2:30-3:30  Sarah Hammerschlag (Chicago, Religion), “Literature and the Political-Theological Remains” Respondent: Michael Levine (Rutgers, German & Comp. Lit.)
3:30-4:00  Coffee Break
4:00-5:00  Roundtable: Marc Nichanian, Sarah Hammerschlag, Patricia Daily, Chair: James Swenson (Rutgers, French)

Open to faculty and graduate students only

Spring 2015 Seminar

doro-200pxA Still Small Voice: The Hebrew Bible for Jewish Children in 18th-19th Century Germany
Dorothea Salzer, University of Potsdam
Katz Center for Advanced Judaic Studies
University of Pennsylvania, 2014-2015
Tuesday, February 24, 2015 11:30 am to 1:00 pm
Bildner Center, 12 College Avenue
Lunch will be served.
Please join us for Dr. Salzer’s presentation, at the nexus of history, German literature, religious studies, Jewish Studies, book production, women’s studies, and more.
Image at right: Just one example of the many books produced for Jewish children in Germany and surrounding lands during the 18th and 19th centuries.

Fall 2014 Seminar

The Henry Schwartzman Endowed Faculty Seminar
Away for a Health Cure: German-Jewish Encounters at Central European Spas in the Eighteenth Century

Natalie Naimark-Goldberg, Bar-Ilan University
Monday, September 29, 2014 at 11:00 a.m.
Bildner Center, 12 College Avenue
Lunch will be served.

Thousands of Jews in modern times joined the community of vacationers that spent the summer months visiting spas and resorts in Central Europe. The practice of traveling to the spas became fashionable with the rise of the bourgeoisie, and visits to these places, typically devoted to the combined goals of health, recreation and sociability, symbolized the adoption of the middle-class lifestyle by this Jewish clientele.

Focusing on the early stages of this phenomenon, this lecture will first examine what kind of Jews attended these places in the eighteenth century and why; it will then analyze the type of encounters that took place there between Jews and Christians. Attention will be given to the role of medical considerations, which largely determined the social reality at the spas and in certain cases helped overcome cultural barriers between Jews and non-Jews.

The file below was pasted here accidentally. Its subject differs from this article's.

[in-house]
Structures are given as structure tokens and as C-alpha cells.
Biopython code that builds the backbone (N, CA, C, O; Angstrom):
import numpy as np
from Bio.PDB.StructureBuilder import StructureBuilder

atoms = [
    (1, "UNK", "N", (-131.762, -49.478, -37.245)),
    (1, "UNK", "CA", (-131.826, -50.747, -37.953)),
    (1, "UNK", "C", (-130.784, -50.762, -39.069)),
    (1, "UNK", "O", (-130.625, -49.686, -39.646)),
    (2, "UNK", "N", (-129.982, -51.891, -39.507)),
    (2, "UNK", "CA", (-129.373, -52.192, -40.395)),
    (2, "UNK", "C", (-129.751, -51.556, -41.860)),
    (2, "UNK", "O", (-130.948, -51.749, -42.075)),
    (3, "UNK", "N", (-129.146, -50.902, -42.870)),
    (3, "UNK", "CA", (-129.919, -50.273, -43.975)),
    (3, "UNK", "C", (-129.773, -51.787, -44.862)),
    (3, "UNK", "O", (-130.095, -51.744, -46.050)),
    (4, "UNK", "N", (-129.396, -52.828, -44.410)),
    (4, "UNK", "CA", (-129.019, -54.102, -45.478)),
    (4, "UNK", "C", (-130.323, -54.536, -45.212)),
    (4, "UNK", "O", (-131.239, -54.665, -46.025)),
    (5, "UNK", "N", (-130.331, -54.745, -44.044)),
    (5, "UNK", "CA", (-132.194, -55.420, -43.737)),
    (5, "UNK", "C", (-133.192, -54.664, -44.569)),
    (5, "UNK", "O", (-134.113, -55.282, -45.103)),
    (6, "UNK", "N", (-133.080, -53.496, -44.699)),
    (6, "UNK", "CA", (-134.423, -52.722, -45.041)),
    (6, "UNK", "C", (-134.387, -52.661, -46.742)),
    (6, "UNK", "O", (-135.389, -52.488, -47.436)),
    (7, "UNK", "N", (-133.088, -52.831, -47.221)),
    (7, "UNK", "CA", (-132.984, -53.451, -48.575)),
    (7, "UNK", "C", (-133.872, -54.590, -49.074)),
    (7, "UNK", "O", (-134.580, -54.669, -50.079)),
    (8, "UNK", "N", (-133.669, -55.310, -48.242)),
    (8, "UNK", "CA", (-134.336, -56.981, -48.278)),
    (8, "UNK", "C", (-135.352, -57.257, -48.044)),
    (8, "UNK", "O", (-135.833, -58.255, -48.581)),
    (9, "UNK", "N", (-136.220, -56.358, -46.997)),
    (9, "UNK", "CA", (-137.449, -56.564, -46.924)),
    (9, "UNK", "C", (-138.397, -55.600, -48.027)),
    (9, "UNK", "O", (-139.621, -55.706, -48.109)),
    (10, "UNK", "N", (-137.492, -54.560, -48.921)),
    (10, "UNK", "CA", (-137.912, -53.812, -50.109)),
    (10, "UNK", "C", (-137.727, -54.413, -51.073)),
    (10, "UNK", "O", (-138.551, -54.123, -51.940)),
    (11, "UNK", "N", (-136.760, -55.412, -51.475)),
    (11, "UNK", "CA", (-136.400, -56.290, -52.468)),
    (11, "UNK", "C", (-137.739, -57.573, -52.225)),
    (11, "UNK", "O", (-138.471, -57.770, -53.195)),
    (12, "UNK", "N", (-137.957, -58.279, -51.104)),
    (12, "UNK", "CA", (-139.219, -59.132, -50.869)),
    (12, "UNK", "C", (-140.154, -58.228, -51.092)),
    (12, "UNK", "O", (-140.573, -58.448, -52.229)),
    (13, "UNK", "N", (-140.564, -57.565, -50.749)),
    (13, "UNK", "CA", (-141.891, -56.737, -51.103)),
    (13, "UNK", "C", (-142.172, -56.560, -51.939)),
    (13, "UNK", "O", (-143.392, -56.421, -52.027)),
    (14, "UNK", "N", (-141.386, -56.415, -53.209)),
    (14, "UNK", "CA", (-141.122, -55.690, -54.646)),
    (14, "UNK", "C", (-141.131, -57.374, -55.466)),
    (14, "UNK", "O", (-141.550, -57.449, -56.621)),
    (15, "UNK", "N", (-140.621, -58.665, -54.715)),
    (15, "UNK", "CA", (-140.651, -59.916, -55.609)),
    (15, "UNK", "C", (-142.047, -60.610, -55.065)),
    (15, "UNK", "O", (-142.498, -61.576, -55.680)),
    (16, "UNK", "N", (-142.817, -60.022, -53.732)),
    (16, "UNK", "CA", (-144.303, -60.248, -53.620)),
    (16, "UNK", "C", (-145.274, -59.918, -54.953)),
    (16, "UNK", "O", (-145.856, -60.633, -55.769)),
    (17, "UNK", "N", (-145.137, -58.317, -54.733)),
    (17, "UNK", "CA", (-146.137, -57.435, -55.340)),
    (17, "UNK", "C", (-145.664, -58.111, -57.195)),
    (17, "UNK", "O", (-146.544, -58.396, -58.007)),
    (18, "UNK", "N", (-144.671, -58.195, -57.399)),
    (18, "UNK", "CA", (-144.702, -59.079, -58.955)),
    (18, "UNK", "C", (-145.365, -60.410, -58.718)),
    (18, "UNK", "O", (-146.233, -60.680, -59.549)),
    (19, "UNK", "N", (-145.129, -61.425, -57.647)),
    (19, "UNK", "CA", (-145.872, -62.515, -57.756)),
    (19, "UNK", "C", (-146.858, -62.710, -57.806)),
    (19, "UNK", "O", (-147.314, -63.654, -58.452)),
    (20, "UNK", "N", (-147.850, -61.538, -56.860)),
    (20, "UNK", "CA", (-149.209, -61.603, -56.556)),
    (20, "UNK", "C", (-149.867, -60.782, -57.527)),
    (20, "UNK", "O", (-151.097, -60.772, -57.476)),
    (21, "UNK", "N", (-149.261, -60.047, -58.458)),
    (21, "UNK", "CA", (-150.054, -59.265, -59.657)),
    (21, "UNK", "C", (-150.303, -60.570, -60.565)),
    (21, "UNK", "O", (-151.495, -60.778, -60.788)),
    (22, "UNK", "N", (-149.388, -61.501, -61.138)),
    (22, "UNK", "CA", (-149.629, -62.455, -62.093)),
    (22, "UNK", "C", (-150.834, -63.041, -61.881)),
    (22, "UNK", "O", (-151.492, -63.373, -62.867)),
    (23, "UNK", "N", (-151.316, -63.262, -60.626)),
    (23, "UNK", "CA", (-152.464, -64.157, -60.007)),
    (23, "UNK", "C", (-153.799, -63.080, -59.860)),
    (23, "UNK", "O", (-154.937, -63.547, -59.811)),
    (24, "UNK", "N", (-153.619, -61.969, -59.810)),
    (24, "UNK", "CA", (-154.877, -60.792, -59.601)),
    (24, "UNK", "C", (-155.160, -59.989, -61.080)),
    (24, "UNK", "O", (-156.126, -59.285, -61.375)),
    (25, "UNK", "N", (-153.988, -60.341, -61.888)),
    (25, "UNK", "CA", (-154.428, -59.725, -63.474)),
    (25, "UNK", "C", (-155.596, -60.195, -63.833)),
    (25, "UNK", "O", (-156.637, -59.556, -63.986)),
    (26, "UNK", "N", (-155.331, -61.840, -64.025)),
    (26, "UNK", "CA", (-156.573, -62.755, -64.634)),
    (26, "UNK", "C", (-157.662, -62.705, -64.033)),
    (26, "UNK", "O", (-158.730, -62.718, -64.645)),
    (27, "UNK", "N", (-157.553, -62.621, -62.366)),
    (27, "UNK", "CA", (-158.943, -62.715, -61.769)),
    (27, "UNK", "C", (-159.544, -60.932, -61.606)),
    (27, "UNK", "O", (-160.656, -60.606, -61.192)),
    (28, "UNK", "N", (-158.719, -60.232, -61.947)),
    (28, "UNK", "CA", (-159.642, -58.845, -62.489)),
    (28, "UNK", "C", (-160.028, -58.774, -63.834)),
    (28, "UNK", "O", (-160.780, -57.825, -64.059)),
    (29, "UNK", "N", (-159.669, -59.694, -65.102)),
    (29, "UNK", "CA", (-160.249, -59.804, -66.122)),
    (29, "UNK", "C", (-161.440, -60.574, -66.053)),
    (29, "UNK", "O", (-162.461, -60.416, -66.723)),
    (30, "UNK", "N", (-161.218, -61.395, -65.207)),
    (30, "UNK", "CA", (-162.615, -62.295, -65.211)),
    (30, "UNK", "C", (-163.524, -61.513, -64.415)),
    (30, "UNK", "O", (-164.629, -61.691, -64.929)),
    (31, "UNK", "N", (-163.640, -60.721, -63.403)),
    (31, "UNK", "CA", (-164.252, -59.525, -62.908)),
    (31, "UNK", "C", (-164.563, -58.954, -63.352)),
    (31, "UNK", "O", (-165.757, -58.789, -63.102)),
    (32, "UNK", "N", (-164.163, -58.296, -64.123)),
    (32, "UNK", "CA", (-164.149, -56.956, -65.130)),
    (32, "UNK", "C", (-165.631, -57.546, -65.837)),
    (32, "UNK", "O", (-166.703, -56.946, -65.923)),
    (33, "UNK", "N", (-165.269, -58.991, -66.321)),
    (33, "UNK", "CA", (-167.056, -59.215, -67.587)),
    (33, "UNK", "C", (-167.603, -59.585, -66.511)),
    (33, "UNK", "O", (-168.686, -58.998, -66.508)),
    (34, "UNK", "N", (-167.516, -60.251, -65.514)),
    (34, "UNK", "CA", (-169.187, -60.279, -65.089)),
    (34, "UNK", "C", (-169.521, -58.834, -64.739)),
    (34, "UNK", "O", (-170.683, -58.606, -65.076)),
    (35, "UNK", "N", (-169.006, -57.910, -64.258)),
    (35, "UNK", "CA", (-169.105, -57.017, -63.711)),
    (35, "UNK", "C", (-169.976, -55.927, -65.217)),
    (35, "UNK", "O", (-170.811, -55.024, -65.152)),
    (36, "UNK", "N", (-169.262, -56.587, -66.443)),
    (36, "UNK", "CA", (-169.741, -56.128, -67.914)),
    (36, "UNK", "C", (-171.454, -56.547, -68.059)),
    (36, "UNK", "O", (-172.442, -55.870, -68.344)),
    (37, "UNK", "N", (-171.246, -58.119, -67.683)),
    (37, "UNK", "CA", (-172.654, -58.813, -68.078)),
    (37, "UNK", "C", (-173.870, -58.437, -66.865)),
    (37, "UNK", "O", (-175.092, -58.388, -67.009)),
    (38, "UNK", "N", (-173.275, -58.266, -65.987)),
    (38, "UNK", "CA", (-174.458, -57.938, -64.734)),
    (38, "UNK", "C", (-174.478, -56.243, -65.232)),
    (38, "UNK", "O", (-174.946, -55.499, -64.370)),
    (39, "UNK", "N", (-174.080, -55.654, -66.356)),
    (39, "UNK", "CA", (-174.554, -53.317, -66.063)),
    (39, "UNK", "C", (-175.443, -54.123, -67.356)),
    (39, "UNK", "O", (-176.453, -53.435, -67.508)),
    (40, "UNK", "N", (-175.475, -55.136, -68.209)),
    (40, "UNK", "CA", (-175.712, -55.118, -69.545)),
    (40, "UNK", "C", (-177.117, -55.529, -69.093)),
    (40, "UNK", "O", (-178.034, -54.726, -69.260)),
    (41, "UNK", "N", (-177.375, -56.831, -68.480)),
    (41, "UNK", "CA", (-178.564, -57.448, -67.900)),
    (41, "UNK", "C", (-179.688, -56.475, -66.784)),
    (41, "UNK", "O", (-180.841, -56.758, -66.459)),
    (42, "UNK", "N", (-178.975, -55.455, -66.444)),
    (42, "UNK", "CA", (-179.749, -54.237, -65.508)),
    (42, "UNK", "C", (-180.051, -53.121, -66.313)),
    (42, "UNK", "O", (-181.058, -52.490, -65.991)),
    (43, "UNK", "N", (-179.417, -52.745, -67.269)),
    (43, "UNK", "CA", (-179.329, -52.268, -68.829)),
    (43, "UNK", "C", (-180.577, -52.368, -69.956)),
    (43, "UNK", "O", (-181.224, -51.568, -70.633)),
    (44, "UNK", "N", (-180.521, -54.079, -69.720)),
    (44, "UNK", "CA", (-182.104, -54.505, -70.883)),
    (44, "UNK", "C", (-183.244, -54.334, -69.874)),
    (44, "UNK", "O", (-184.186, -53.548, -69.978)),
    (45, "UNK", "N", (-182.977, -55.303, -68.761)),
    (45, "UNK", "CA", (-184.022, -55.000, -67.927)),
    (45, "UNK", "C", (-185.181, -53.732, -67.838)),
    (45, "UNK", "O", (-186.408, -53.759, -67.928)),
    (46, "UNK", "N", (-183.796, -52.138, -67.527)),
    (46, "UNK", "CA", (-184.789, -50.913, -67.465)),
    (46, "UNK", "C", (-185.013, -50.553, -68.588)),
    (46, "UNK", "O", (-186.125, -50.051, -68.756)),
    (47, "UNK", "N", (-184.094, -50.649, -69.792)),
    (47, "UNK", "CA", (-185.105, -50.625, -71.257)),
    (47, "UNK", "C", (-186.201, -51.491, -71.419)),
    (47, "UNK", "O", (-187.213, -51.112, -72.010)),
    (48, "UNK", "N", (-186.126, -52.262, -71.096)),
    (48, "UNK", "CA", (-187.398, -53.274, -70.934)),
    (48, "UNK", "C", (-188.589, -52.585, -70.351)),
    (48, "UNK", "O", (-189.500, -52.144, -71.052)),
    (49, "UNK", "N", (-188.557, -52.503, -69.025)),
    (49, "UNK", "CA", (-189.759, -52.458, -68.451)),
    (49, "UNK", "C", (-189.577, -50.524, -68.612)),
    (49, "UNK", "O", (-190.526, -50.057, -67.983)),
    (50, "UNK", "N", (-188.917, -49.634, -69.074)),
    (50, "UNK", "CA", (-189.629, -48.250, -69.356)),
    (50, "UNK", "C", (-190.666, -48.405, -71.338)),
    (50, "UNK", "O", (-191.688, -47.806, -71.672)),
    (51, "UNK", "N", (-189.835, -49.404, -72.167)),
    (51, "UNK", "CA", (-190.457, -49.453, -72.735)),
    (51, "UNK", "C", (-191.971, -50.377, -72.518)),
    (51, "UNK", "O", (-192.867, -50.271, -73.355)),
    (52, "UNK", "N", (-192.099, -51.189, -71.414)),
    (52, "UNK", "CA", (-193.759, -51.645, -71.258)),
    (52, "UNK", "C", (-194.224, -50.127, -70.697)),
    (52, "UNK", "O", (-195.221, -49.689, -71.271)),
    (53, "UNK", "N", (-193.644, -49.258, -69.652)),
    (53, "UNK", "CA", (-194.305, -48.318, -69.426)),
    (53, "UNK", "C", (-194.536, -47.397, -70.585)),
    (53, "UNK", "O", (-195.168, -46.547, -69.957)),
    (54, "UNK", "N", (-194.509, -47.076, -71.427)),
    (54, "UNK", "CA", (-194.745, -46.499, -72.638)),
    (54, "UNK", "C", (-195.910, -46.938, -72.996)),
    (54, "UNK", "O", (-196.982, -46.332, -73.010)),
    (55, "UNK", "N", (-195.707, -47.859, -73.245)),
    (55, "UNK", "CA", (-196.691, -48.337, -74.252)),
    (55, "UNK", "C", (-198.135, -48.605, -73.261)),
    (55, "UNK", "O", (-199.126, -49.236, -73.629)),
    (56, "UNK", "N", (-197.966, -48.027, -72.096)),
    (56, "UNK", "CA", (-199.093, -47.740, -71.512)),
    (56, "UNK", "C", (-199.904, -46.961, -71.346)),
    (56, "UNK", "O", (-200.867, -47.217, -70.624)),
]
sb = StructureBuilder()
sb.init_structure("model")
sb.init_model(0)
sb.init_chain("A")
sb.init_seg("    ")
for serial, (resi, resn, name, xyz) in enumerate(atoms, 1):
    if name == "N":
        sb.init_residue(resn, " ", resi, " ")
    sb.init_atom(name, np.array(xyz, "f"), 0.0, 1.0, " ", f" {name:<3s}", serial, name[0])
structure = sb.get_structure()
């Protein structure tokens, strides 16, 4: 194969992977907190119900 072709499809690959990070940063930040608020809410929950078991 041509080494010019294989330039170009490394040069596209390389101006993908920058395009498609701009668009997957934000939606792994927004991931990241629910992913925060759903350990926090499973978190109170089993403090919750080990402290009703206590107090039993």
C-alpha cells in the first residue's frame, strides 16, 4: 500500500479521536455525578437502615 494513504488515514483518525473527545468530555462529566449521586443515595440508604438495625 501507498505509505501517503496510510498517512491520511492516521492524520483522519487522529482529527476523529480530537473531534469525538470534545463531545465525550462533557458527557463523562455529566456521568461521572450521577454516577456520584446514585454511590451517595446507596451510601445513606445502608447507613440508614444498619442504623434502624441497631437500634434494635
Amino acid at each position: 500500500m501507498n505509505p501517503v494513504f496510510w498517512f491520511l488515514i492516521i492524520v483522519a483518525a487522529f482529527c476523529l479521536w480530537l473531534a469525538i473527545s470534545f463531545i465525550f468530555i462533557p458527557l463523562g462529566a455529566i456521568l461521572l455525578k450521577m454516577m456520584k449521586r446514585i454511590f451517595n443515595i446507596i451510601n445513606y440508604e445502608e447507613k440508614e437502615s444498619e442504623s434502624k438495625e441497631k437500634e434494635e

1934: A Year in the Life of the Jewish Community in Palestine (the "Yishuv")
Aviva Halamish, The Open University of Israel

Tuesday, November 11 at 11:30 a.m.
Bildner Center, 12 College Avenue
Lunch will be served.
Levant Fair 1934
Levant Fair 1934

Aviva Halamish’s research attempts to reconstruct and present an integrative history of the Jewish community in pre-state Palestine (the Yishuv) during one critical year: 1934. With a focus on social and cultural history, she explores numerous themes related to the Yishuv's character as an immigrant society, as well as issues pertaining to a minority group living under foreign rule and in a state of conflict with the neighboring majority.

With attention to the significance of choosing the year 1934 as her focus, the seminar will explore two assertions made in Halamish’s research. First, it will examine her claim that Jewish immigration to Palestine during the Mandate period very much resembled Jewish immigration to other destinations and universal immigration patterns, and was not, in fact, selective. Second, it will explore her hypothesis that Mandatory Palestine was a dual society - and that the Yishuv was both intentionally and inherently separate from the Arab population in most spheres of life - by exploring the extent to which the Yishuv had social, professional, economic, and cultural ties to the Arab population.